A World of Music: Strings

Oct 28, 2020

We’re exploring a world of music!

Over the last several weeks we’ve been exploring the wide world of musical instrument! We began this journey with a look at how the Spanish guitar differs from those we’re more familiar with. From there we explored keyboard instruments, drums, and last week, brass instruments from around the world. This week we turn our attention to the string section!

Although the violin, and its family – the viola, cello, bass, and more – are very familiar to us here in the West, they are hardly the only string instruments that are played with a bow. In fact, bowed string instruments date back centuries, and can be found in many cultures around the world.

Take a peek at these 6 bowed instruments you’ve probably never heard of!


Although you probably don’t know its name, or have ever seen it played, you’re probably familiar with the sound of the erhu, or “spike fiddle.” The most common of the Huqin family of bowed string instruments, the Erhu is a very expressive instrument usually made of rose or red sandalwood and is very popular in Chinese music. This is partially due to its 4,000 year history within the Chinese culture!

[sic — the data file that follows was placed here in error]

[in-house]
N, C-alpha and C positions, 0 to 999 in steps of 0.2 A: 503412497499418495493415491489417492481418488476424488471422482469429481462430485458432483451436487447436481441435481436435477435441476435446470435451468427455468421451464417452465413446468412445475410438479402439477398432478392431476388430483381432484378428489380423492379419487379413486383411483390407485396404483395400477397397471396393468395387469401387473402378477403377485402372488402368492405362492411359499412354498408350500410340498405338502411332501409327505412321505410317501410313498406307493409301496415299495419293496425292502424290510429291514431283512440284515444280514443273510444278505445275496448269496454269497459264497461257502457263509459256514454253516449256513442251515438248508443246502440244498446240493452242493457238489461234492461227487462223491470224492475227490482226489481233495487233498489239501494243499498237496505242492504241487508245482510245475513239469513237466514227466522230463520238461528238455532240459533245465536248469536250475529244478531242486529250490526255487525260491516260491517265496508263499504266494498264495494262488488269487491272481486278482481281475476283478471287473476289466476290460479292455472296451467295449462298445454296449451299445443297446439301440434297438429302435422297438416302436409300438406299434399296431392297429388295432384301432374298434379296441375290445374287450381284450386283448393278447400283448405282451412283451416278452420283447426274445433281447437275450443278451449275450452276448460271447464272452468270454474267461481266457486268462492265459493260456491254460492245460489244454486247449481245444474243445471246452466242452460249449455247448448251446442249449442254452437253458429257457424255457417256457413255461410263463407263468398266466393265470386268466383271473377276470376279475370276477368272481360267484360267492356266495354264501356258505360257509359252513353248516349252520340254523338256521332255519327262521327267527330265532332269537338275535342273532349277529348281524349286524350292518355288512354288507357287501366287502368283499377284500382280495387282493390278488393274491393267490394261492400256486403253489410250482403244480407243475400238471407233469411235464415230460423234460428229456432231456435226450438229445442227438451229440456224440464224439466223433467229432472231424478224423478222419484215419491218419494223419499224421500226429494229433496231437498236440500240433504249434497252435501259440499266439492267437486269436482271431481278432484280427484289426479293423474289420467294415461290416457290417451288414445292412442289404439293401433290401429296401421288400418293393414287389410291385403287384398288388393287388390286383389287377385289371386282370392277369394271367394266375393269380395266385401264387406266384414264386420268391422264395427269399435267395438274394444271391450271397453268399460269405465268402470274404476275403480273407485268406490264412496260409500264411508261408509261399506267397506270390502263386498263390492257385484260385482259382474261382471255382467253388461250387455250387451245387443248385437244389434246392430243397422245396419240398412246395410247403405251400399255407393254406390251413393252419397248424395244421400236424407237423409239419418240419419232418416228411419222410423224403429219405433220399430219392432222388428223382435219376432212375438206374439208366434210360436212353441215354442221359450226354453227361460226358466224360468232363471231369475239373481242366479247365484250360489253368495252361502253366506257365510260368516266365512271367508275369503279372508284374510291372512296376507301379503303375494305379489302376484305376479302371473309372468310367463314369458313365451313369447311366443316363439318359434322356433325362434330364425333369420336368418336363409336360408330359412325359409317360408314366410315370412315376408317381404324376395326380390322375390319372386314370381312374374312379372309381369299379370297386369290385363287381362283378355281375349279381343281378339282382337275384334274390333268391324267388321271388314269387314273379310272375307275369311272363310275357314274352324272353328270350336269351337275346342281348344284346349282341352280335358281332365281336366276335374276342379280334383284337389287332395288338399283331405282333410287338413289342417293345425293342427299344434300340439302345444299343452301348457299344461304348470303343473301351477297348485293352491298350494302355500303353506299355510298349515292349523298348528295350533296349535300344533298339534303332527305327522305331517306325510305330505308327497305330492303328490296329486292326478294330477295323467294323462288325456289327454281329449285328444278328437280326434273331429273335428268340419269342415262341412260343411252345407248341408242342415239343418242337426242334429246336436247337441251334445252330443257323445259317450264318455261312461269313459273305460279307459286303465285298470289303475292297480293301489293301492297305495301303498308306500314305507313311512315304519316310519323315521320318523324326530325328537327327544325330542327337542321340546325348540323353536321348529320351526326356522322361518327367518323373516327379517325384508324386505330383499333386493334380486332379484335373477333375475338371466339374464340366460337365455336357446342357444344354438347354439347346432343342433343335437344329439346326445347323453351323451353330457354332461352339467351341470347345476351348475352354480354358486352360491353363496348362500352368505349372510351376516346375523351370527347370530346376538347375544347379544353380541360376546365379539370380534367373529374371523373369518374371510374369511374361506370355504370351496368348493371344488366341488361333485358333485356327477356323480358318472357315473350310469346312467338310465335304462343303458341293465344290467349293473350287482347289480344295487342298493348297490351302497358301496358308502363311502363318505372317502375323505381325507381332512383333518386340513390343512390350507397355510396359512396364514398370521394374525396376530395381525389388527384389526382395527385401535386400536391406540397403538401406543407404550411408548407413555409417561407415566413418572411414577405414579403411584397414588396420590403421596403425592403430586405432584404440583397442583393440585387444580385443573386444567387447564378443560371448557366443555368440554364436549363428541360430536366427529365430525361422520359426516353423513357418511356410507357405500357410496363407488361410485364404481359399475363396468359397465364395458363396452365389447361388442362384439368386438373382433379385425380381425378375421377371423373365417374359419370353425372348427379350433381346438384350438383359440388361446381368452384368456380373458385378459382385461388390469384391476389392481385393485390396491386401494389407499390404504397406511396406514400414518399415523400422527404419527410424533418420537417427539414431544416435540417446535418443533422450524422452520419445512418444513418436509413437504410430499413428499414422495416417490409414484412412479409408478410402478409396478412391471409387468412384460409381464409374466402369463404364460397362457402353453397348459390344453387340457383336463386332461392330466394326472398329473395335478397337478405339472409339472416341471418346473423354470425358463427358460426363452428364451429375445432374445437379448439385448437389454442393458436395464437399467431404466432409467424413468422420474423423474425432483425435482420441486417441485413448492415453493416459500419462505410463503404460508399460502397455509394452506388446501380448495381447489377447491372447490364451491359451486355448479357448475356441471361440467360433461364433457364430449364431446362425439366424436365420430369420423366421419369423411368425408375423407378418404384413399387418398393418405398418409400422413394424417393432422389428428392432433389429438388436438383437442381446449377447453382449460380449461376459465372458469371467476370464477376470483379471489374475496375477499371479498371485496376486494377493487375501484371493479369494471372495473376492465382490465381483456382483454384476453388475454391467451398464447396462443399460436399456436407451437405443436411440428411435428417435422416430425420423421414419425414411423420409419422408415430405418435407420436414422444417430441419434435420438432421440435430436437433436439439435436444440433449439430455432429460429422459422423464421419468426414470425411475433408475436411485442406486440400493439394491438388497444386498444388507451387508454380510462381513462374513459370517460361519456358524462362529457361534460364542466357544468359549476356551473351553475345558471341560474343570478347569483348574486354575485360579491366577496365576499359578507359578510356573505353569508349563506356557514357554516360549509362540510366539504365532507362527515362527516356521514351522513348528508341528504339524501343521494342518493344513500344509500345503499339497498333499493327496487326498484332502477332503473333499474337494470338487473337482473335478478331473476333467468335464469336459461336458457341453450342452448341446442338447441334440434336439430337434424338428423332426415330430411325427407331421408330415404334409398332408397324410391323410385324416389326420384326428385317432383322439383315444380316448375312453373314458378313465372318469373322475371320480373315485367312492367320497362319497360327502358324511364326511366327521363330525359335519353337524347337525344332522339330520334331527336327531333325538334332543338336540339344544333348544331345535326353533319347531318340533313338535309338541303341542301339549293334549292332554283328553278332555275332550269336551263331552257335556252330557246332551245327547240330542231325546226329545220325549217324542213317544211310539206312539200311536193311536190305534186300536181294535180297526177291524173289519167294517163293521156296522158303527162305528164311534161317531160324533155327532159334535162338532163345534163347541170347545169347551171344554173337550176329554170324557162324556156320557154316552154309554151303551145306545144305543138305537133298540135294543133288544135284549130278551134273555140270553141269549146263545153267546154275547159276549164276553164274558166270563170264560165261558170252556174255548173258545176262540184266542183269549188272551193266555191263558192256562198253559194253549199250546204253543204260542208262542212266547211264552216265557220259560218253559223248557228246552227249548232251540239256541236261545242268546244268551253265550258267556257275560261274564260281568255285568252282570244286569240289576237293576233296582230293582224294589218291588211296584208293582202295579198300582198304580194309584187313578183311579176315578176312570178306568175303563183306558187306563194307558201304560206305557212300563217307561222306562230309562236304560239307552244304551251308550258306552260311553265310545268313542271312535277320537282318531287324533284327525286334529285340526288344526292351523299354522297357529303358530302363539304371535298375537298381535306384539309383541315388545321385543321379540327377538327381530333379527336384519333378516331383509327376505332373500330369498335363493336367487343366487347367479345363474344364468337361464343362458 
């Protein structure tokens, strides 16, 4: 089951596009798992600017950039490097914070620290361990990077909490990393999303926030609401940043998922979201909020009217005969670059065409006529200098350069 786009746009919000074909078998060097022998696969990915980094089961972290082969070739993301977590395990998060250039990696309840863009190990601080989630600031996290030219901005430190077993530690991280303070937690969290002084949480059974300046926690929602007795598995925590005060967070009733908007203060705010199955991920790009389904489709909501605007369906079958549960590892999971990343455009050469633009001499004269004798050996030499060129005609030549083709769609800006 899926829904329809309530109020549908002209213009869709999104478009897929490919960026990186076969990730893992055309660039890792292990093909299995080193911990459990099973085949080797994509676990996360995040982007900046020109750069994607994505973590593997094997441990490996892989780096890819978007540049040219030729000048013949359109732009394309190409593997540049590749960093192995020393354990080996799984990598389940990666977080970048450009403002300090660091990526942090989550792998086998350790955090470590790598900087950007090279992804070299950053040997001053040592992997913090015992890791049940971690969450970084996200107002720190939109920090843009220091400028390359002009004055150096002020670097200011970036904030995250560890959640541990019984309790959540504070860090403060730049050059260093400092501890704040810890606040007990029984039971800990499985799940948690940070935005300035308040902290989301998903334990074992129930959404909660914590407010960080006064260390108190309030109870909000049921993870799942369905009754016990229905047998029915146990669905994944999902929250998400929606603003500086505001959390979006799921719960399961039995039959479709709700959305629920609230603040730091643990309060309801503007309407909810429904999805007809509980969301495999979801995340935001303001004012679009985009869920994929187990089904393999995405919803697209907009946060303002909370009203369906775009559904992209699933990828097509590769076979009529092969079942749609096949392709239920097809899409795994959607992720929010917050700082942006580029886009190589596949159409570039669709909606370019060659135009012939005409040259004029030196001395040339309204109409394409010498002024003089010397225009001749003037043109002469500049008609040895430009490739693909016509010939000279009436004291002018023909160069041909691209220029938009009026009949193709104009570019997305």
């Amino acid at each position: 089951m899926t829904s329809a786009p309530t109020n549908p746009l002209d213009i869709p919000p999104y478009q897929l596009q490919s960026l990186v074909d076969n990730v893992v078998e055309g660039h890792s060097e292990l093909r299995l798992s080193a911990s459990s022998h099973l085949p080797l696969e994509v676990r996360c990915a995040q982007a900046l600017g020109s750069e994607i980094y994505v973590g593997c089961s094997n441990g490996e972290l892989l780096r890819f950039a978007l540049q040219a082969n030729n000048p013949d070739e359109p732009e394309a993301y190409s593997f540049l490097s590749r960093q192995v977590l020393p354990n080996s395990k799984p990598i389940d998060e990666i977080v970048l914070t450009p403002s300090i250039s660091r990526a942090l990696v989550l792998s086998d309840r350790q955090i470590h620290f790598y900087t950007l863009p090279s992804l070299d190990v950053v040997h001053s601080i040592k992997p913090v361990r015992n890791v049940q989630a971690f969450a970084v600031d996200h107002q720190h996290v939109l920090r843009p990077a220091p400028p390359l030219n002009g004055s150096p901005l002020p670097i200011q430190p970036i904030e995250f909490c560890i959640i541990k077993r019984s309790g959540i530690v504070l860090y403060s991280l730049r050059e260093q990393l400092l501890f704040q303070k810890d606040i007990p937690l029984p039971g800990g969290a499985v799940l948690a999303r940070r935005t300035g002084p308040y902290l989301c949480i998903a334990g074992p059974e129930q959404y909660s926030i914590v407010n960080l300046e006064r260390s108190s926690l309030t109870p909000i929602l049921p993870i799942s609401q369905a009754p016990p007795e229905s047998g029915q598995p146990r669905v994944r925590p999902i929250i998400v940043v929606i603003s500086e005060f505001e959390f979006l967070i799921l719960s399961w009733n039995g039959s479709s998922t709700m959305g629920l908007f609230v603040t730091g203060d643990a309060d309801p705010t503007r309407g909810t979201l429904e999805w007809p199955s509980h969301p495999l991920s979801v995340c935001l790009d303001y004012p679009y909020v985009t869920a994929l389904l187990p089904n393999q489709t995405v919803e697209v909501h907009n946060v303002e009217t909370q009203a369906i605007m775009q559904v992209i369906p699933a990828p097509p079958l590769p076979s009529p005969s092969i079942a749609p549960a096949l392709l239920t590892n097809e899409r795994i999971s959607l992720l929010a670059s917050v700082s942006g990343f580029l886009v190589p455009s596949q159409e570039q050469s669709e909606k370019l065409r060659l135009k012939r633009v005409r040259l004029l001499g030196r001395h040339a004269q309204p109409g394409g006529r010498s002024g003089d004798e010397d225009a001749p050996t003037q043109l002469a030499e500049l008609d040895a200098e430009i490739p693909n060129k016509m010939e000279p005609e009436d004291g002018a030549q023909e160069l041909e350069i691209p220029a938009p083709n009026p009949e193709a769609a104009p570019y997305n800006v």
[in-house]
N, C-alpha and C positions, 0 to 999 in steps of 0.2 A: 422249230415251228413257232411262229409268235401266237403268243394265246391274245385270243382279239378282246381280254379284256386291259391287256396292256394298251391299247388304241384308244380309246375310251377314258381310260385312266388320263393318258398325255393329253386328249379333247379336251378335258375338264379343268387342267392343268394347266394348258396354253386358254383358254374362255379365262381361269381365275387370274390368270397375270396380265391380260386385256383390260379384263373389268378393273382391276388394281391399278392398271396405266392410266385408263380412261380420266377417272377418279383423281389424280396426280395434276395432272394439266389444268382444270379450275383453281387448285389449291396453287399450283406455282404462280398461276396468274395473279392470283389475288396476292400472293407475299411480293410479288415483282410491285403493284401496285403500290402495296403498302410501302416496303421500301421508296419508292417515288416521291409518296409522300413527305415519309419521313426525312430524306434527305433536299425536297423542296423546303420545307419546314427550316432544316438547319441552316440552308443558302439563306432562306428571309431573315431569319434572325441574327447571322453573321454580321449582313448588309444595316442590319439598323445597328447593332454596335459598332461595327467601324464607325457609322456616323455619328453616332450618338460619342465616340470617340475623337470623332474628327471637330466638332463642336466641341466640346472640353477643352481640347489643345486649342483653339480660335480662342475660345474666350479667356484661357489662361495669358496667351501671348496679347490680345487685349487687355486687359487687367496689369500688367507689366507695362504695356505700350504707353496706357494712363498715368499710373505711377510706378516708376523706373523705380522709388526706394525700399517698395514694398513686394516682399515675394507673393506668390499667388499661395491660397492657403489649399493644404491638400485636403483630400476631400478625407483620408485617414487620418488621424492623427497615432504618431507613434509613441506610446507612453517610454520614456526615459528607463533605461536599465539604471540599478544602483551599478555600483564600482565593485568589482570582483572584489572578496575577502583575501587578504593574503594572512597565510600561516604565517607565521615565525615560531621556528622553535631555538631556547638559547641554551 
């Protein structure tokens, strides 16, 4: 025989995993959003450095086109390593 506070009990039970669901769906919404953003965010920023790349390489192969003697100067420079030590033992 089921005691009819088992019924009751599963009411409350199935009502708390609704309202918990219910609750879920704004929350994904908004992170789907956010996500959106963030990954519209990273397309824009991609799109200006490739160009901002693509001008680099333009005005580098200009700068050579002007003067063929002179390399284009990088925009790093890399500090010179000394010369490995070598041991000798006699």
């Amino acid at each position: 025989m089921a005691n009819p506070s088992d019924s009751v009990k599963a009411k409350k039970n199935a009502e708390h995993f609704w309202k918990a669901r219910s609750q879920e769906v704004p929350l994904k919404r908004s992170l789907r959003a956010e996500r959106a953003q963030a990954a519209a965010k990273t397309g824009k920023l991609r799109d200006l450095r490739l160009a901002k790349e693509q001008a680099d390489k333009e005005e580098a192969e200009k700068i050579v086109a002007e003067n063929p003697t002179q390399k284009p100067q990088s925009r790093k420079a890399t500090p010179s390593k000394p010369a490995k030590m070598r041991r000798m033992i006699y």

The erhu has a round or octagonal sound box at the bottom, with a tall, thin neck and only two tuning pegs – one for each string. Since the erhu doesn’t have a fingerboard like the violin, the performer must hold and vibrate the strings by pressing against the strings themselves.

The soundbox is usually covered with python snakeskin on one side, and ornamental wood on the other. The erhu’s bow uses horse tail hair and bamboo, and is mounted between the instrument’s two strings so it can’t be removed.

The Morin Khuur


Also known as the “horsehead fiddle,” the morin khuur is one of the most important instruments in the Mongolian culture. The traditional bowed stringed instrument is widely considered a symbol of the Mongolian nation, and is recognized as one of the Masterpieces of the Oral and Intangible Heritage of Humanity identified by UNESCO.

The instrument’s two strings are made from horses’ tails and are strung over a wooden bridge on the body and up a long neck, past a second bridge, to a pair of tuning pegs on the scroll, which is often carved in the shape of a horse’s head – hence the instrument’s nickname. The bowing technique for the morin khuur is somewhat unique, using only the outermost two fingers of the right hand to touch the bow hair for sound accents while the other two fingers maintain a light pressure on the strings.

Legend says the first morin khuur was created by a boy named Sükhe. After Sükhe’s prized horse was killed by a wicked lord, the horse’s spirit came to the boy in a dream and told him to make an instrument from its body, so the two could be together forever.


Dating back to the 16th century, the nyckelharpa is a traditional Swedish instrument. Modern versions of the instrument have a whopping 16 strings – three melody strings, a drone string, and twelve resonance strings. It also has 37 wooden keys arranged to slide under the strings, attached to tangents which, when pressed, act as frets to change the pitch of the string.